We’ve seen convention centers and recreation centers opening their doors to get people without power in to warm up.
A church is also stepping up to help, after partnering up with the city of Plano.
A handful of people sat inside Grace Church Plano after it opened as a warming center on Tuesday.
They were spread out in a room with large screens. Most people had their cell phones charging.
One man laid down on the carpeted stage and slept.
Some children ran around the area while others sat by their parents.
They sat, warm and waiting for word of when power would be restored to their homes.
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Among those warming up was mother of three Tara Ring, whose three small children have been affected by the cold since the family lost power.
“It is just hard because they don’t understand, they keep asking when is it not going to be cold anymore,” Ring said. “It is nice to know that our church, our church family is reaching out like it is and it makes me proud to be a member of this church.”
Another resident said she tried to book a hotel, but they were full.
“I don’t even know what day it is,” said Mary Ellis of Plano. "It’s hard to keep track of the days she’s been without power."
She hasn’t been able to leave town because of the slick road conditions. Her home is without power and the temperature inside is under 50 degrees.
“I never ever would have thought this would have happened,” she said. “This is the craziest thing I’ve ever seen in my life.”
Other families sought shelter from their dark homes too, feeling left in the dark by authorities as well.
“We have been without power for more than 24 hours,” Jhonny Sanchez said.
Sanchez said he spent the night huddled with his son under three blankets.
“We couldn’t feel our hands, our feet,” he said.
Sanchez said they moved to Plano from Venezuela two years ago. He said he’d expect prolonged outages in his native country, but not the U.S.A.
“I thought we were going to die,” said his 11-year-old son in Spanish. “Because it was so cold.”
State Rep. Jeff Leach (R-Plano) has been critical of ERCOT, the agency that oversees the state’s electric grid, over controlled outages that, for many, have extended for days with no set end.
“I’m very fearful that possibly people will not survive this in their freezing homes and that’s completely unacceptable,” Leach said. “There’s a lot of people, especially elderly people in my district, by the hundreds who have not had power going on 30-36 hours.”
Leach said he’s been asking affected constituents to email him to attempt to gather information or resources for them. So far, more than 2,000 people have reached out, he said.
Even more at risk than homeowners who have lost power are the city’s homeless. One of The Salvation Army’s nine warming shelters is now at near capacity as a growing number take shelter in Plano.
“When this weather came in I was sleeping in front of a church,” Ricky Abney said. “The wind would blow this way one night and then it would blow this way one night and I was like, 'God I don’t think I’m going to make it like this.'"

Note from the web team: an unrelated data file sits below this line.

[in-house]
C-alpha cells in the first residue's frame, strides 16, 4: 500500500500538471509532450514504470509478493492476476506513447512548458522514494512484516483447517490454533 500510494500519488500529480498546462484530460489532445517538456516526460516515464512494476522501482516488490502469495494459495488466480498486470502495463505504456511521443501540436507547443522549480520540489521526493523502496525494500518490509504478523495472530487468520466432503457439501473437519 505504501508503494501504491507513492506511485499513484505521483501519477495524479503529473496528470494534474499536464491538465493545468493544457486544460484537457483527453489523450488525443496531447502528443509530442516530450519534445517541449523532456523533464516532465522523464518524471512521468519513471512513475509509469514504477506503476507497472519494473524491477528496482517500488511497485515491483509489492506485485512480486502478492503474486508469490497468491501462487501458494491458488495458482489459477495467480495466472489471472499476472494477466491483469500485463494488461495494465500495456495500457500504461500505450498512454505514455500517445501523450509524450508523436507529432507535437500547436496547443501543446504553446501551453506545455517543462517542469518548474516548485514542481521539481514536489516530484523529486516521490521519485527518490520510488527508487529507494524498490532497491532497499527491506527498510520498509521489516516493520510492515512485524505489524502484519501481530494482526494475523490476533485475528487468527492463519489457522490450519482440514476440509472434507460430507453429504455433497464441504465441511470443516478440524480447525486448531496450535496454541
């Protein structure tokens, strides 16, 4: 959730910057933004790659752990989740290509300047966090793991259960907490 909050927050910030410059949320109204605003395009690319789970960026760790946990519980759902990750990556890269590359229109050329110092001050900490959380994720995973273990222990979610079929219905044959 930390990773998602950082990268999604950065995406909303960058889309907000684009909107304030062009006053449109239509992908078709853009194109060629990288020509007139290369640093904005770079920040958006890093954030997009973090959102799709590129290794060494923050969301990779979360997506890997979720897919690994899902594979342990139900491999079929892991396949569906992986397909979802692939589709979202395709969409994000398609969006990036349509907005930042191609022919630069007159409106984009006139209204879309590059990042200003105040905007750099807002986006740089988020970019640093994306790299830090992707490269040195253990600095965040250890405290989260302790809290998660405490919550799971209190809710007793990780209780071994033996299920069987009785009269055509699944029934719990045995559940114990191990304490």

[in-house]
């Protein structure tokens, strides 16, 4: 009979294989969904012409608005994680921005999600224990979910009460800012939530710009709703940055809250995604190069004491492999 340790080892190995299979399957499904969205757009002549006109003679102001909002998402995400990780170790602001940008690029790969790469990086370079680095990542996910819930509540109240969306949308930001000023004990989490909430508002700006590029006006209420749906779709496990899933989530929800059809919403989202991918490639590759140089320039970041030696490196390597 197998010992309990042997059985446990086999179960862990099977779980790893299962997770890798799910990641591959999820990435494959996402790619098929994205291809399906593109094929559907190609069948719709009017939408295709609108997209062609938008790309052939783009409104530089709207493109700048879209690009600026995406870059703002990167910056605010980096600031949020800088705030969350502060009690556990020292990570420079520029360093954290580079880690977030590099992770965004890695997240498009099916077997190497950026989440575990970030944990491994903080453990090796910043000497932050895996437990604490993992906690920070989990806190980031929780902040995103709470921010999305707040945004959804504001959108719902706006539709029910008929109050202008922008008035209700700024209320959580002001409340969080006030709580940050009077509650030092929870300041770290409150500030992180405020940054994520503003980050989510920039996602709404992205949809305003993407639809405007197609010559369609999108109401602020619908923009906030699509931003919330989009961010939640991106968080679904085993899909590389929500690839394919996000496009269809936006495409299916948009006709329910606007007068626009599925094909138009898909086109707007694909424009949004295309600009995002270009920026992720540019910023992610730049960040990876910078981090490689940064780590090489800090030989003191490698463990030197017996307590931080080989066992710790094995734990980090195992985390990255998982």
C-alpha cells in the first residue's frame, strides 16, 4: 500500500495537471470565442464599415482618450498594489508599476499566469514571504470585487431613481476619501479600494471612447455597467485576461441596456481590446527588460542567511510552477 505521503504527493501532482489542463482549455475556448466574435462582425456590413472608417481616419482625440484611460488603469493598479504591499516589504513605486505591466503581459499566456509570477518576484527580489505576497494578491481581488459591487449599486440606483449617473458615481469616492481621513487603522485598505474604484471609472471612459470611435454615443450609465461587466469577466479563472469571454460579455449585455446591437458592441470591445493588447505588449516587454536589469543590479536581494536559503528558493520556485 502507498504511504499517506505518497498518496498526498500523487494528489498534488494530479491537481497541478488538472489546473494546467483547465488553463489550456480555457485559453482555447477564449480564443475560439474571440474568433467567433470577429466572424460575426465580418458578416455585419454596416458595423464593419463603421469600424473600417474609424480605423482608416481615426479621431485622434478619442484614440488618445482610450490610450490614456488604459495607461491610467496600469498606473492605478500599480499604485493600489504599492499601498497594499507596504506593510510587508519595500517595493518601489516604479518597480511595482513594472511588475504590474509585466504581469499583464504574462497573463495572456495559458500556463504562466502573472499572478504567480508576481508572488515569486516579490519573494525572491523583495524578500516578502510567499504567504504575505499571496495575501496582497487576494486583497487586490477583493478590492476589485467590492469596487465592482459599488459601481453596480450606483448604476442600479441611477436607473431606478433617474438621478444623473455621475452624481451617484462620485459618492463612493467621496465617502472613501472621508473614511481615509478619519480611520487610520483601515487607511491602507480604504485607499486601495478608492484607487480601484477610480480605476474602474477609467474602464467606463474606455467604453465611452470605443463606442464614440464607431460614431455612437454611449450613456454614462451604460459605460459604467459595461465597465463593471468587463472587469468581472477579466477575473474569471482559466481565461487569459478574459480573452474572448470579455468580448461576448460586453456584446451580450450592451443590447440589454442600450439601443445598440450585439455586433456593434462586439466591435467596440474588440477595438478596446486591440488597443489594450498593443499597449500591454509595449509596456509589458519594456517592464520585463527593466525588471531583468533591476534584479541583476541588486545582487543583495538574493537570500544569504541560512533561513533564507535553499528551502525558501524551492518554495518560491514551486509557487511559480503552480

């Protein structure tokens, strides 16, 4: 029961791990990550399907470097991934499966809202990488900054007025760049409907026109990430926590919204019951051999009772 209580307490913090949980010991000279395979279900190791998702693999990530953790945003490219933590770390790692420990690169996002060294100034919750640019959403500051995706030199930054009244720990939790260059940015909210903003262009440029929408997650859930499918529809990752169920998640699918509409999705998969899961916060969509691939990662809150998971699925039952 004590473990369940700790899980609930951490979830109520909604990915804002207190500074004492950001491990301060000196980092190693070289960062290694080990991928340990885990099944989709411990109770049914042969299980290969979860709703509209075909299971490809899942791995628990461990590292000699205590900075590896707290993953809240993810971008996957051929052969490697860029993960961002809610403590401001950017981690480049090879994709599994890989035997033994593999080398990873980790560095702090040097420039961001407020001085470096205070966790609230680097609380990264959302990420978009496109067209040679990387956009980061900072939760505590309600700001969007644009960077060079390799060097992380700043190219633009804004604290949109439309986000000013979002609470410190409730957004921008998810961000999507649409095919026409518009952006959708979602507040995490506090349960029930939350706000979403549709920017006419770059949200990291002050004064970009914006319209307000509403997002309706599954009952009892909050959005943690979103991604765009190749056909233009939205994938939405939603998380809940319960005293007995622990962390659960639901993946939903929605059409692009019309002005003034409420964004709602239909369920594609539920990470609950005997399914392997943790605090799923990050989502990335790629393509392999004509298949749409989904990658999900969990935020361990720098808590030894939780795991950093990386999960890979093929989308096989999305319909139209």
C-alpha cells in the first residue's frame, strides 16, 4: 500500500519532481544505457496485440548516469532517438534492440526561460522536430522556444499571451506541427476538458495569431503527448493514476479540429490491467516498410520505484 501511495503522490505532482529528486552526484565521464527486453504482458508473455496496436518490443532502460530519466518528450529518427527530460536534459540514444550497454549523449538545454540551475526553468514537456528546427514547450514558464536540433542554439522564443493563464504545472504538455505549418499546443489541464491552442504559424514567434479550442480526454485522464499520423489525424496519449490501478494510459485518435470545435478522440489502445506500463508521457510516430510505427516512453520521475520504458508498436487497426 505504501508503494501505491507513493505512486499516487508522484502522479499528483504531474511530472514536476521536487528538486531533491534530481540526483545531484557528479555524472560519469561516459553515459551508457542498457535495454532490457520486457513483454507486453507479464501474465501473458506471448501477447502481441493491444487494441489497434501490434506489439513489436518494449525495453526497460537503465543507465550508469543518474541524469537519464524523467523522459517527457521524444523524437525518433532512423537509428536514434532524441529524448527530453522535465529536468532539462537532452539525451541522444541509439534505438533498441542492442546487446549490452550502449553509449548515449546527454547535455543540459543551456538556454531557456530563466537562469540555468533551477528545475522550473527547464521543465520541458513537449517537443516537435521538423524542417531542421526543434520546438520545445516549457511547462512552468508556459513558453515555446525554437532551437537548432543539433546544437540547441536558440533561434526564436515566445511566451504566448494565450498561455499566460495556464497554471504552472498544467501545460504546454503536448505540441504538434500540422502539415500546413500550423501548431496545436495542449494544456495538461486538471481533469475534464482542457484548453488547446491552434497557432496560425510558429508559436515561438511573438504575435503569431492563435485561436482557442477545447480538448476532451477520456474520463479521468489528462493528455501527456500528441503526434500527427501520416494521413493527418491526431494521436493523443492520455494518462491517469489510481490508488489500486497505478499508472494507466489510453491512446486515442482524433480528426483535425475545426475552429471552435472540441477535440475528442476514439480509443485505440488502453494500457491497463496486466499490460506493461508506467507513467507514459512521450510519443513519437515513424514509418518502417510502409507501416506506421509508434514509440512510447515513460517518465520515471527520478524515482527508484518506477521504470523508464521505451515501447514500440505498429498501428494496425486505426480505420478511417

Abney later decided to go to the shelter that is now also helping to pick up people and transport them.
“I’m very lucky, I could have probably died out there – I’ve got kids, man,” Abney said.
Grace Plano has room to shelter up to 1,500 people if needed, according to church leaders.
Residents are welcome to bring pillows, blankets and sleeping bags. Cots are not going to be allowed.
The church warming center will be open 24 hours a day through Thursday. Leaders will re-evaluate whether the center needs to remain open longer.
“I’m thankful that the church was here,” Ellis said. “Because I don’t know what would’ve happened to us because we had nowhere to go.”
Residents like Ellis will hunker down for the night. She has a plea for officials at every level.
“They need to pull it together because good people, we’re hurting and something needs to be done,” she said.
Some people have been dropping off donations. Blankets are still needed.
The shelter is located at 3301 Preston Road in Plano.
“When we heard there was a need and we saw that we could do something about it thankfully the church has had power, we just wanted to step up and help,” Plano City Council member Kayci Prince said.
Prince’s husband is the executive pastor at the church.
City staff including police and fire department members are on hand to help welcome residents who have been affected by power outages.
Temperatures are being checked at the door. Social distancing is being enforced. Masks are required. No pets are allowed.
Here's a list of some other warming centers in the area, as well as some listed below.
- City of Plano in Conjunction with Grace Church Plano, 3301 Preston Road, Plano
- Sent Church, 3701 W Spring Creek Parkway (10 a.m.-6 p.m.)
- The Salvation Army, 3528 14th St. Call 214-637-8254. Open 24 hours.
- Fire Station #3, 500 W. Lookout Dr. Open 24 hours.
- First United Methodist Church, 503 N. Central Expressway, 10 a.m.-4 p.m.
- Richardson Civic Center, 411 W. Arapaho Rd. 10 a.m.-4 p.m.
- Richardson Police Department headquarters lobby, 300 N. Greenville Ave. Open 24 hours.
- Office Building, 500 Lockwood Dr., 10 a.m.-4 p.m.
- First Baptist Church Richardson, 1001 N Central Expressway. 10 a.m.-4 p.m.
- Roy and Helen Hall Library at 101 E. Hunt St. is open from 10 a.m. to 5 p.m.
- McKinney Boyd High School at 600 Lake Forest Dr. is open 24 hours